Unlike the Calvin Klein perfume by the same name, obsessions are not very sweet. And, much like the 1976 Hitchcock movie with that same name, filmed here in NYC at Collegiate Church (among other places), obsessions can have severely unpleasant consequences.
But these days, I’m obsessed with a mid-way-between-those-two-extremes obsession. It’s not particularly sweet, nor do I expect it will result in any dire consequences. You see, these days, I’m obsessed with work.
Now, I can hear you say, “But, Beth, that’s nothing new! Reread your own posts-half of them are about work!” And you’re right! But the last few days have been over the top about work – I’ve been either working, obtaining new work, talking about work, planning/investigating/applying for future work, or just thinking about the meaning of work!
I just finished leading another Spiritual Gifts workshop, with its focus on working out of our spiritual gifts. It’s deeply satisfying work for me where I get to watch folks explore their vocations in what is for some new ways and hear their excitement about divesting themselves of church work that doesn’t energize them so that they can take on the work they are gifted to do!
I also just had an interview for a church position – a part time bit of work that could be a meaningful and productive addition to my life. But it would require me to take something off an already full plate to make room for it! Like my workshop participants, I have to think through what doesn’t use my gifts, fill me with joy, or energize me – what I can eliminate – in order to use my gifts in this new way. (I’m thinking along the lines of cleaning and laundry, by the way….)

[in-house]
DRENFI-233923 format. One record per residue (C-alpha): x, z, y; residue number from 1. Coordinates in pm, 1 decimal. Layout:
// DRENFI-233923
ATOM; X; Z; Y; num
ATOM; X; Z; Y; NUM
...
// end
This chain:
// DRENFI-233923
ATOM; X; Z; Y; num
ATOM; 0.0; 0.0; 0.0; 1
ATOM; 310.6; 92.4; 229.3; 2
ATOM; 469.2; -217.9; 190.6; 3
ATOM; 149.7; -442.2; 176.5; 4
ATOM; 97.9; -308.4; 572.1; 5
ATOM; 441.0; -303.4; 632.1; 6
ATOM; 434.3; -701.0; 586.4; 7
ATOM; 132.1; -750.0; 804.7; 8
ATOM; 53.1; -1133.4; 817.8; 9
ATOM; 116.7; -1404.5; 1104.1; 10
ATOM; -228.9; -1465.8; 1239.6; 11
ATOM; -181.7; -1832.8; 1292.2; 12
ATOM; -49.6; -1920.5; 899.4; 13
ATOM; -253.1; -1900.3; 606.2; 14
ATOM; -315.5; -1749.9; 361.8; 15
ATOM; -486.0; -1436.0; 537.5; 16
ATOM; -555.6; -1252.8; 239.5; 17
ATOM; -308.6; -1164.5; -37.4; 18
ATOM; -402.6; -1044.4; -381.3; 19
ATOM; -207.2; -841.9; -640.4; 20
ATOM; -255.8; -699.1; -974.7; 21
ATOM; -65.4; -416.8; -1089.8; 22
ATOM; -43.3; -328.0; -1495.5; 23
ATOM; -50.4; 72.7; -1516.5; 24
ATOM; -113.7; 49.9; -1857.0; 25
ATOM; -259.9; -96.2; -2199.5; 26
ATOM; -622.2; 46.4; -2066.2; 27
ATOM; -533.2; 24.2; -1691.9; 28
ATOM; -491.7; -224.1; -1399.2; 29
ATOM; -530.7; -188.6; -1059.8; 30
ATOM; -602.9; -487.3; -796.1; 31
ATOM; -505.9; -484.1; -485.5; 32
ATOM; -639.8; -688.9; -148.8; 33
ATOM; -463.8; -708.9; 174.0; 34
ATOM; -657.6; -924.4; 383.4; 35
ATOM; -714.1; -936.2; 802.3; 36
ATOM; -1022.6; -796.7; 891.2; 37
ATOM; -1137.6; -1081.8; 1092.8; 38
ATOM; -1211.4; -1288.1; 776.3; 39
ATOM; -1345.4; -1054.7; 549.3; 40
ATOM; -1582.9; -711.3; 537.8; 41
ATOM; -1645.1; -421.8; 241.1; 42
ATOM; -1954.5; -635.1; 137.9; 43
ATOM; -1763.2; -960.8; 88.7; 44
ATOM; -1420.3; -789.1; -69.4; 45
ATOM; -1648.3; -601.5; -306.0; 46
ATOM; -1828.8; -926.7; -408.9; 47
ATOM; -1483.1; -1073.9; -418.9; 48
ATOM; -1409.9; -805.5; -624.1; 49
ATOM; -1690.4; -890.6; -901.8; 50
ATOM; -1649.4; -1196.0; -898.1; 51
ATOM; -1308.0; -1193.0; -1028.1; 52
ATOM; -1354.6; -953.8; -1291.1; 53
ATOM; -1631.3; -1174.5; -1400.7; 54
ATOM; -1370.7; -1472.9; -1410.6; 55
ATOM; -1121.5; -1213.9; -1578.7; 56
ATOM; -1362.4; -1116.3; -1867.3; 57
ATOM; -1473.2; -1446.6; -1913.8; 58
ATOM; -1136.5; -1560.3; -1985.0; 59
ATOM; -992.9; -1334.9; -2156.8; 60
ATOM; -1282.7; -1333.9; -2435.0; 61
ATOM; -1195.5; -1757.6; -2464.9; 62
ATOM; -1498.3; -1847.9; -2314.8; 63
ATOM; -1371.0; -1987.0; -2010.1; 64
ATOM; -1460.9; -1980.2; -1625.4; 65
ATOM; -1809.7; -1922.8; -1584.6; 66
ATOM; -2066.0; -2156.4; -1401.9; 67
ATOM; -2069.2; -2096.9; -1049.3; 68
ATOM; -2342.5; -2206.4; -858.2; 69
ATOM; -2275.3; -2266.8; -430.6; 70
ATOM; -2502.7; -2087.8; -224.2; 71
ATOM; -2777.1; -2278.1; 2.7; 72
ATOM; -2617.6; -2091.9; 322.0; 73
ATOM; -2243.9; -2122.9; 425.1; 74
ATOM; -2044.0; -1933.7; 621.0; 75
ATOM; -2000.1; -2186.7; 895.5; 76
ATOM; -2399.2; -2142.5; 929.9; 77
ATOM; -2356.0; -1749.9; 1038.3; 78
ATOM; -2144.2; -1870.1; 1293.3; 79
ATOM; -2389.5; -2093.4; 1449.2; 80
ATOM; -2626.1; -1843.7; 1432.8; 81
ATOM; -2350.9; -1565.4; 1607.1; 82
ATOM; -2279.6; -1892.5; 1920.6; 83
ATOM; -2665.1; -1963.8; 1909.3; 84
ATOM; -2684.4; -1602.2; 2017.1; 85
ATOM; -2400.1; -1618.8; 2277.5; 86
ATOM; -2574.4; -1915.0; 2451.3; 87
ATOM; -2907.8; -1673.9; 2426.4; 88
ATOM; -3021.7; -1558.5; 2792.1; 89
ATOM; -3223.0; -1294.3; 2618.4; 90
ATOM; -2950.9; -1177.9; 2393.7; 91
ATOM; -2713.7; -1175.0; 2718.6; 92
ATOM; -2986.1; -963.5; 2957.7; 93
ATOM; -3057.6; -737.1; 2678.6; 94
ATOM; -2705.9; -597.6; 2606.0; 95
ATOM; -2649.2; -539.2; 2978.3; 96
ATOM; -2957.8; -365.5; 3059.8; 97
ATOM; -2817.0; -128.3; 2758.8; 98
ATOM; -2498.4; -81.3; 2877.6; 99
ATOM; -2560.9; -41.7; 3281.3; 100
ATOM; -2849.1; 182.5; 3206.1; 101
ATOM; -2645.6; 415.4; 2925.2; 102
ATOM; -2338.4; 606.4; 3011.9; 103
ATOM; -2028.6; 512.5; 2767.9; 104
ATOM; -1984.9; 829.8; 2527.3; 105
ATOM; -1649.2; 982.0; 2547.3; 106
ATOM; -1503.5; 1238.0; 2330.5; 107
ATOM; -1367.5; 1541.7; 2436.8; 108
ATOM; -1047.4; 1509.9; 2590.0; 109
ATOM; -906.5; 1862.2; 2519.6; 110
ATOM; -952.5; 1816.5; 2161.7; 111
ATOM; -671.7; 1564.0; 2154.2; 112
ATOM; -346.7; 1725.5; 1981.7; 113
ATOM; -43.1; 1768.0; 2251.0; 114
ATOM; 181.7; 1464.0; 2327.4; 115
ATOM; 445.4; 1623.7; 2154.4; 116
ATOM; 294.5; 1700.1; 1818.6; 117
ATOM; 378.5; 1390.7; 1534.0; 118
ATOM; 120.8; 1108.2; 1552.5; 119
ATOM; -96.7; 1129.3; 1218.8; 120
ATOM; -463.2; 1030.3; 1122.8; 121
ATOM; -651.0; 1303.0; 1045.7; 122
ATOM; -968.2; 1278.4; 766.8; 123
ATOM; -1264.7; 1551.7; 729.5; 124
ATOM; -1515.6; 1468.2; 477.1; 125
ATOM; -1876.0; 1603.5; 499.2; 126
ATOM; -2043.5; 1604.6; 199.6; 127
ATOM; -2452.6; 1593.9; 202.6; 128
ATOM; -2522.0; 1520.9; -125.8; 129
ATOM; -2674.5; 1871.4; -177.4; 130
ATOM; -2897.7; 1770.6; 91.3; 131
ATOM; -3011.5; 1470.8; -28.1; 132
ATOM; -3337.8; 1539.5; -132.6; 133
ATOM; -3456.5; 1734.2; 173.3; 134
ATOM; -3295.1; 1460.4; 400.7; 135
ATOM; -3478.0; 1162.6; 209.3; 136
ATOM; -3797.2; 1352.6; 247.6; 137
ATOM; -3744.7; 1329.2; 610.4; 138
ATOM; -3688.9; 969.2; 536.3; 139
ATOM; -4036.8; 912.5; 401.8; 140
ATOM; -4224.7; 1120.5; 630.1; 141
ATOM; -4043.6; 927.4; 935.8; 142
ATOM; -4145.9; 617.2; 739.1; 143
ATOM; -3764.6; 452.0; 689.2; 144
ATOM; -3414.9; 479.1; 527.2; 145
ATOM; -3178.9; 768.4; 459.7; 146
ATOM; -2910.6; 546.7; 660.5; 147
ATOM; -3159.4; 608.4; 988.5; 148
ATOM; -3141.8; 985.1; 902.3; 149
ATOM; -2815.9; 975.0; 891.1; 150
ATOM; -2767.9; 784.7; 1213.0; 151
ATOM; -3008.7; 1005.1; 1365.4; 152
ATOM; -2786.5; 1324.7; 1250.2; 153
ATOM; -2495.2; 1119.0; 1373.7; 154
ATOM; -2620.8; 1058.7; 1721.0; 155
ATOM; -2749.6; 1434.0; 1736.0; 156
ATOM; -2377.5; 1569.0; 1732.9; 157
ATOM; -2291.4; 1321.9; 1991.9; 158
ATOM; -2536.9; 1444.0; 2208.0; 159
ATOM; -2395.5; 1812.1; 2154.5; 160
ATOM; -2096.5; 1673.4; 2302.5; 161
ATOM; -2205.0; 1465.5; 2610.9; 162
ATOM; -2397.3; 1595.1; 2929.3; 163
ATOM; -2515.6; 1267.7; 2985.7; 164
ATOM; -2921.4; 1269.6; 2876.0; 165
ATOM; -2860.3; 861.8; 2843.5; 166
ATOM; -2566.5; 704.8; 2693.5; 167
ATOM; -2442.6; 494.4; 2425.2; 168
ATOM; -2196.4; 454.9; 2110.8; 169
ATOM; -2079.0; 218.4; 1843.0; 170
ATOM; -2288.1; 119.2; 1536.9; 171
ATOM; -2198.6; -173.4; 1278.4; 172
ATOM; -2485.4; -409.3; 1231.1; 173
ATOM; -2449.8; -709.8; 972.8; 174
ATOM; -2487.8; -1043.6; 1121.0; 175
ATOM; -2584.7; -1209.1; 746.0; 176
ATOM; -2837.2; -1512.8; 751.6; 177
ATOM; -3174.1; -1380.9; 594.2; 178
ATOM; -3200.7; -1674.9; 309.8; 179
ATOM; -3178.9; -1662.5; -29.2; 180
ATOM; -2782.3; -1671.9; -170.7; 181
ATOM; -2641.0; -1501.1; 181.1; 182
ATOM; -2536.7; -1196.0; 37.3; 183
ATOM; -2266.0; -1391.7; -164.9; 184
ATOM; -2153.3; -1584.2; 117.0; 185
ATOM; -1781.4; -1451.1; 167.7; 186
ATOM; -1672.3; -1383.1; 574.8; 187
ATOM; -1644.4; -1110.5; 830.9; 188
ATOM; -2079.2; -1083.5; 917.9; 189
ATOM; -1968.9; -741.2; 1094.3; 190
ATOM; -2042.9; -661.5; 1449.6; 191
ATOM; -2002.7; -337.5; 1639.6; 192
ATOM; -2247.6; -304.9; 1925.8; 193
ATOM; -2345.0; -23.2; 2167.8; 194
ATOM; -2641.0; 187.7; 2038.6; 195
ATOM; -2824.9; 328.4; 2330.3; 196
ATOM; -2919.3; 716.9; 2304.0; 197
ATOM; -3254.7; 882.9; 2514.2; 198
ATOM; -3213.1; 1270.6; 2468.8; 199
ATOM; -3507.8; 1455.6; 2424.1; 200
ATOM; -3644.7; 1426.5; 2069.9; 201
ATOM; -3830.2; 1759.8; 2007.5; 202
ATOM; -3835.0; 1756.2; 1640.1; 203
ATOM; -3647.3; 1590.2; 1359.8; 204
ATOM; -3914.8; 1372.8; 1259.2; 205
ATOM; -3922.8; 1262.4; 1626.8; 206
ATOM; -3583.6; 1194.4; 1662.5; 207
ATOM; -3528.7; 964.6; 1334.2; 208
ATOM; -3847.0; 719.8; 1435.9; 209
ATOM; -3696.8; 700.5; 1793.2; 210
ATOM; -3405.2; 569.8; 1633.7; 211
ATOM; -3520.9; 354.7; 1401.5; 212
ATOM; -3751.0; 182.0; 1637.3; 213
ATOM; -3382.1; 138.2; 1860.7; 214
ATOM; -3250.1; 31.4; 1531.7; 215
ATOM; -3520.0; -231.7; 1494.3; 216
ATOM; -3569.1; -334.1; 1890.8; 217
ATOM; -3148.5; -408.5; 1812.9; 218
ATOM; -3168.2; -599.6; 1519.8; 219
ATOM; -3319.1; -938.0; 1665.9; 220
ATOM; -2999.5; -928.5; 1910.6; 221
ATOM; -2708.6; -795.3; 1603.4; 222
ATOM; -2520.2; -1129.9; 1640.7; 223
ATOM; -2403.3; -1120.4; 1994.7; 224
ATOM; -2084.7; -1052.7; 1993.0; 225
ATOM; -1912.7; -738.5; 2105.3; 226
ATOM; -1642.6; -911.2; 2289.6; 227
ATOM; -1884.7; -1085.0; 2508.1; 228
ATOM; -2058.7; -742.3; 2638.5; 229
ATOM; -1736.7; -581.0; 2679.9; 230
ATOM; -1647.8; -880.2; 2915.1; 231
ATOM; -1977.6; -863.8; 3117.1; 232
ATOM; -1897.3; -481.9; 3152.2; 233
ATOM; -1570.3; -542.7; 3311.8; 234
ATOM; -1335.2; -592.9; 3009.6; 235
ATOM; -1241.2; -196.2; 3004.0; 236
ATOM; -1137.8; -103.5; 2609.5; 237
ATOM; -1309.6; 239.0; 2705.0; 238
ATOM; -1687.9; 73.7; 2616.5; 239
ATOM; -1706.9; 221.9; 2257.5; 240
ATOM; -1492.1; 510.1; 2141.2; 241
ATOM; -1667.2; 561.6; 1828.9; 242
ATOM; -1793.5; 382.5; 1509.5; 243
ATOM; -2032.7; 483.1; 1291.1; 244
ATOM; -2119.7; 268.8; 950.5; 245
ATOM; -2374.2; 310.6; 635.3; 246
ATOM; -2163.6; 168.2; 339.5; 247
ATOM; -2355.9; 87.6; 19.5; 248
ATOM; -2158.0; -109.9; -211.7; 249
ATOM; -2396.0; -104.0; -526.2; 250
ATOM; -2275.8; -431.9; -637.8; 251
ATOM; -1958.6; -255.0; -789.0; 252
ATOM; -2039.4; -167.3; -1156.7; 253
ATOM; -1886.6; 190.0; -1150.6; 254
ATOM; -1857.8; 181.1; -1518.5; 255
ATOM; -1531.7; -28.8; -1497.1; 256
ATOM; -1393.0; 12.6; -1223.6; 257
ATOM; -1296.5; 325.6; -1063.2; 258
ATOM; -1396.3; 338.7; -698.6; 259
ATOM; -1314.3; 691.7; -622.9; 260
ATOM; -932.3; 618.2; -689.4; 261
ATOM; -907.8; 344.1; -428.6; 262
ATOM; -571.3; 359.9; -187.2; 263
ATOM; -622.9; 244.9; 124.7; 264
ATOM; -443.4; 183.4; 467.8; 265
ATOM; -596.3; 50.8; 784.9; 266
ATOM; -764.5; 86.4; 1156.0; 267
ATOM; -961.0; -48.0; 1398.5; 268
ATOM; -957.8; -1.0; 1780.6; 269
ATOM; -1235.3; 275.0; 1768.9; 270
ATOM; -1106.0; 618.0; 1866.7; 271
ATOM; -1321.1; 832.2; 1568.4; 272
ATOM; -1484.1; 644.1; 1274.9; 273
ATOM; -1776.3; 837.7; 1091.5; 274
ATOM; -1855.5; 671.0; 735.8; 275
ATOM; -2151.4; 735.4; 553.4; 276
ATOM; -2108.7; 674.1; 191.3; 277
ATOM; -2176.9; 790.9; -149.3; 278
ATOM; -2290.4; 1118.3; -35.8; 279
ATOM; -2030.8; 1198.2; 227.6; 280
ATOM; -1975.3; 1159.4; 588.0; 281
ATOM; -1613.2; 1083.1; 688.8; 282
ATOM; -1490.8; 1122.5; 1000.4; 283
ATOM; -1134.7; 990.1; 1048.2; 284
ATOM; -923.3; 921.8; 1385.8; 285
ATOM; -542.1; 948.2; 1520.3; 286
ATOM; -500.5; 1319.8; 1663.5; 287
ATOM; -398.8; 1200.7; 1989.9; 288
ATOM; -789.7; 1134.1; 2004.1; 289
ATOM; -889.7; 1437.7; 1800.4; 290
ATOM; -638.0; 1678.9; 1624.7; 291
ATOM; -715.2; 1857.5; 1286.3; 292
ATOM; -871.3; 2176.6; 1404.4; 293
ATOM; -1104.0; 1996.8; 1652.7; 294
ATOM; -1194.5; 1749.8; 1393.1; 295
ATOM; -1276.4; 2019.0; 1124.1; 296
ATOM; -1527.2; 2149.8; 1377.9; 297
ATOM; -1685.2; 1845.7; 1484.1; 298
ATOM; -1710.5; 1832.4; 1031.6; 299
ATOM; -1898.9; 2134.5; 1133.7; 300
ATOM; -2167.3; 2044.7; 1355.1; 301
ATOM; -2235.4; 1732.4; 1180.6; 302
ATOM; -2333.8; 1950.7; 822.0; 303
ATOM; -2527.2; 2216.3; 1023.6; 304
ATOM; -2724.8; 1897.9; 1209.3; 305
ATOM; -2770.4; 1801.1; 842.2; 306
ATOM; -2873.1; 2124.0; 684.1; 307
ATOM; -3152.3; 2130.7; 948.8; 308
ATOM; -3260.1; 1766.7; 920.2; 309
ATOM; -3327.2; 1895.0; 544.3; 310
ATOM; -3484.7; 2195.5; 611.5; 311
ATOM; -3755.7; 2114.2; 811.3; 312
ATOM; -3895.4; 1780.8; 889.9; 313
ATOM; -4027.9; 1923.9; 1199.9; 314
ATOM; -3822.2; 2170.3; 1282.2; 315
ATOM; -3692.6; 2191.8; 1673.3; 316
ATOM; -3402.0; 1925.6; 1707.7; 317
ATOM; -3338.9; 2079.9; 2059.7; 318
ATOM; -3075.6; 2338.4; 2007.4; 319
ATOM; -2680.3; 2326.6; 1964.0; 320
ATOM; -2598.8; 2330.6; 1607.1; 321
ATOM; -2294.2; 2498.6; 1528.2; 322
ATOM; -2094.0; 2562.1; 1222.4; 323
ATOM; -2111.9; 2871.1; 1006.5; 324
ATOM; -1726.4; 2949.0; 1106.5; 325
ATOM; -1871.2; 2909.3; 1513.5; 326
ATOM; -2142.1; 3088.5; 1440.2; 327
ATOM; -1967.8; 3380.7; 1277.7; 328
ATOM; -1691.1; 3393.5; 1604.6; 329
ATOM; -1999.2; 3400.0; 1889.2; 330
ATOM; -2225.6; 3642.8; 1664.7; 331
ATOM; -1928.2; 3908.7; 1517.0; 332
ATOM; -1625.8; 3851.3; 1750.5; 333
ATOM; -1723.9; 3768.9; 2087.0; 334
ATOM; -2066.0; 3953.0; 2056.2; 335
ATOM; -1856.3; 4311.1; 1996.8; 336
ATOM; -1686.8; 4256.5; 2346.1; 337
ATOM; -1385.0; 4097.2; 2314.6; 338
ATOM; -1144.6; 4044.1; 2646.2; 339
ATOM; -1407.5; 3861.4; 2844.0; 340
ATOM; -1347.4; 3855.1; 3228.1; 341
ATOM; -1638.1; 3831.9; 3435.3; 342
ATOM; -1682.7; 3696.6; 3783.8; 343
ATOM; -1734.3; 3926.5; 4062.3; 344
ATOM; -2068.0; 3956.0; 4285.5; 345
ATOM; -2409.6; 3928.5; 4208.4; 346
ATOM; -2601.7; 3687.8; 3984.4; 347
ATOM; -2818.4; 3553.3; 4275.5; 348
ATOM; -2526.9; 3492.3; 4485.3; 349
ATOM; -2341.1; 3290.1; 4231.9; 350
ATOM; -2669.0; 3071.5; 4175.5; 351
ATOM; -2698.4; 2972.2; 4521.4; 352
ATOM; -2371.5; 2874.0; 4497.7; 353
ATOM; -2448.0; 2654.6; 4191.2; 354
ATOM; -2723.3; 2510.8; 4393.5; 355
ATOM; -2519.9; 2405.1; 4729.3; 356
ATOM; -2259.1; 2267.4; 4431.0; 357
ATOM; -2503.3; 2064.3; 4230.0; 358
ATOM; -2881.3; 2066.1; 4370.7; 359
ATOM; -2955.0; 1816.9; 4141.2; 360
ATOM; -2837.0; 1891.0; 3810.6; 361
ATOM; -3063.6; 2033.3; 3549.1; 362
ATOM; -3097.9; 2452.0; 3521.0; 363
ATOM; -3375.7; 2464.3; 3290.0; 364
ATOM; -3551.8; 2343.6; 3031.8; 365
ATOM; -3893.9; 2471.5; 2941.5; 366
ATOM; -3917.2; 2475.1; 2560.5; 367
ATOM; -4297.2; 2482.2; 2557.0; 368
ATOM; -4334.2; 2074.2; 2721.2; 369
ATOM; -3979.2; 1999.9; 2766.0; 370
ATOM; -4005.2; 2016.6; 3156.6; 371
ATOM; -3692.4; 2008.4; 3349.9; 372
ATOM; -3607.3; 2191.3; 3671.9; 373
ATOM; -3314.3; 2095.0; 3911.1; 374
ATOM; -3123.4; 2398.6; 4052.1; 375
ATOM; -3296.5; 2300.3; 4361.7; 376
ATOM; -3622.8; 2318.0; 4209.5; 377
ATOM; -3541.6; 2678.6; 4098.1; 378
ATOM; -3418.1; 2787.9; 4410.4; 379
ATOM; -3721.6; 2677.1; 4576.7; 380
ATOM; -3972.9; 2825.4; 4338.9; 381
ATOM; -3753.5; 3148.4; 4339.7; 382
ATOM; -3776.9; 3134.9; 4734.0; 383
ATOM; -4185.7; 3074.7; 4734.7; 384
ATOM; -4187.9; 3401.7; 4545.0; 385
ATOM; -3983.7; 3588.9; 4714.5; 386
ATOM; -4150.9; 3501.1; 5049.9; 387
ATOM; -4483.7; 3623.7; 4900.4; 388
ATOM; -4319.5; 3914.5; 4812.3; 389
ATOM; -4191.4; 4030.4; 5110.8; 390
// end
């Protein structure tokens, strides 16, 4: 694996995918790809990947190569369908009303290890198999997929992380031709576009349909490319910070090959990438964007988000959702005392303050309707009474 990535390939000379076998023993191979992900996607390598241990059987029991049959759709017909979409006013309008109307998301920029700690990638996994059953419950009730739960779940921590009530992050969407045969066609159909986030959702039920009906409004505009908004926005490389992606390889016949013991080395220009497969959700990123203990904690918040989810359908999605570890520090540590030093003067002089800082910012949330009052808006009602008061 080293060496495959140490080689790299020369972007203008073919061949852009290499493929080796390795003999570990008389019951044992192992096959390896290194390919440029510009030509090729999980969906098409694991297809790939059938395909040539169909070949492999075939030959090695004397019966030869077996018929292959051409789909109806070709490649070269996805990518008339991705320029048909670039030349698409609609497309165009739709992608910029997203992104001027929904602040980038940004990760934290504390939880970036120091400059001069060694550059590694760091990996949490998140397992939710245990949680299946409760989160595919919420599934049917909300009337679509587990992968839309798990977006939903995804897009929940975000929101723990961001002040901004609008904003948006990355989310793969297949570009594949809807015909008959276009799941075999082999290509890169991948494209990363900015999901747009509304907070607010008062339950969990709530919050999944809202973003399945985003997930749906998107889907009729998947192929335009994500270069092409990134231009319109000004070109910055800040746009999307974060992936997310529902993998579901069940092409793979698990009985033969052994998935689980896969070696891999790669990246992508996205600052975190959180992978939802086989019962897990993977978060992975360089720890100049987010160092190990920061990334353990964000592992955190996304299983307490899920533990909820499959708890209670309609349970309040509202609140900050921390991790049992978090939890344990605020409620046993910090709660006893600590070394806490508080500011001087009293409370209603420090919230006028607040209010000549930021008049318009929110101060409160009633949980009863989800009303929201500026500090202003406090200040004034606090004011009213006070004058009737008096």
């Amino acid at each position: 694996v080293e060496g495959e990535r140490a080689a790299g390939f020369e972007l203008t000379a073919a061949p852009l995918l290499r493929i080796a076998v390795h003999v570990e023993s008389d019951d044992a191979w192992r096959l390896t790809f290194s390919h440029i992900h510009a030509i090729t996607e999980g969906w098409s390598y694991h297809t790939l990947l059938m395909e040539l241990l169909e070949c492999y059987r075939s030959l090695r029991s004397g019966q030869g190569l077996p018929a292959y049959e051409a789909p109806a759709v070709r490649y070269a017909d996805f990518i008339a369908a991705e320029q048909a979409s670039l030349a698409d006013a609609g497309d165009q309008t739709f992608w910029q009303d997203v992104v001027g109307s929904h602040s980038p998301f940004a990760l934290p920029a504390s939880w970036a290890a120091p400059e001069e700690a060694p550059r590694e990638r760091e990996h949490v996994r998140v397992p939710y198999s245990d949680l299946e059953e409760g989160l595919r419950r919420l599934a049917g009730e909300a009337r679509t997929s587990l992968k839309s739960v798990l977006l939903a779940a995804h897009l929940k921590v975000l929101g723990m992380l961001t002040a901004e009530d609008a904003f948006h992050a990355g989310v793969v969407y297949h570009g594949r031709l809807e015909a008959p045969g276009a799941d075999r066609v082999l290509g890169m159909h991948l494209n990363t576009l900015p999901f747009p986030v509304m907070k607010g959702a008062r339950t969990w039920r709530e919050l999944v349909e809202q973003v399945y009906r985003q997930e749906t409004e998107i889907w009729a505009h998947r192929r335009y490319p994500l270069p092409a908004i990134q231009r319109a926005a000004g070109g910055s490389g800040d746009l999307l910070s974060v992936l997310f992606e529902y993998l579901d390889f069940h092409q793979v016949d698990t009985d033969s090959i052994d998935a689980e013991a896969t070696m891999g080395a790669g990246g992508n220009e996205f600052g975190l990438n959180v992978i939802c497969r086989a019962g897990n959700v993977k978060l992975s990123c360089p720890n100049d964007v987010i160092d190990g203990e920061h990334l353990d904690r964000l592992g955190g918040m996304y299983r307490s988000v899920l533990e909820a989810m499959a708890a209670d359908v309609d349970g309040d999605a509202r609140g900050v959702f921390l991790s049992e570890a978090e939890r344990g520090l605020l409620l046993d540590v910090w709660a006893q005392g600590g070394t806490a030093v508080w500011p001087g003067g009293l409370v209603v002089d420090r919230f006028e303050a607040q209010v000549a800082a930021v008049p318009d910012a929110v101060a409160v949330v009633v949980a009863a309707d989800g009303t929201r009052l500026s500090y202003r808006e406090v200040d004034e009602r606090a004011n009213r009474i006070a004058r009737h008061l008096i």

And then I have this Indiegogo campaign for a new Study – and a conversation yesterday with my son about his new job – and another with someone else about ways to put the 30+ years of spiritual gift study to work in new ways – and my head is just full! As I started out this post saying: obsession!
I wonder where you are on this topic right now? Are you obsessed with your work? Finding work? Completing work? Surviving until 5:00 when you can escape work? Adding, subtracting, multiplying, dividing work?
When we start life, play is our work. As we approach the end of life, our work is about transitioning. Throughout the middle of life, work can become an obsession. If we don’t love what we do, if we don’t find joy in it – find the sweetness of it! – then there are probably dire consequences to that.
I pray for you (and for me!) that our obsession is well-centered in joy and our work uses our gifts for the good of ourselves, our families, our communities, and our world. Amen!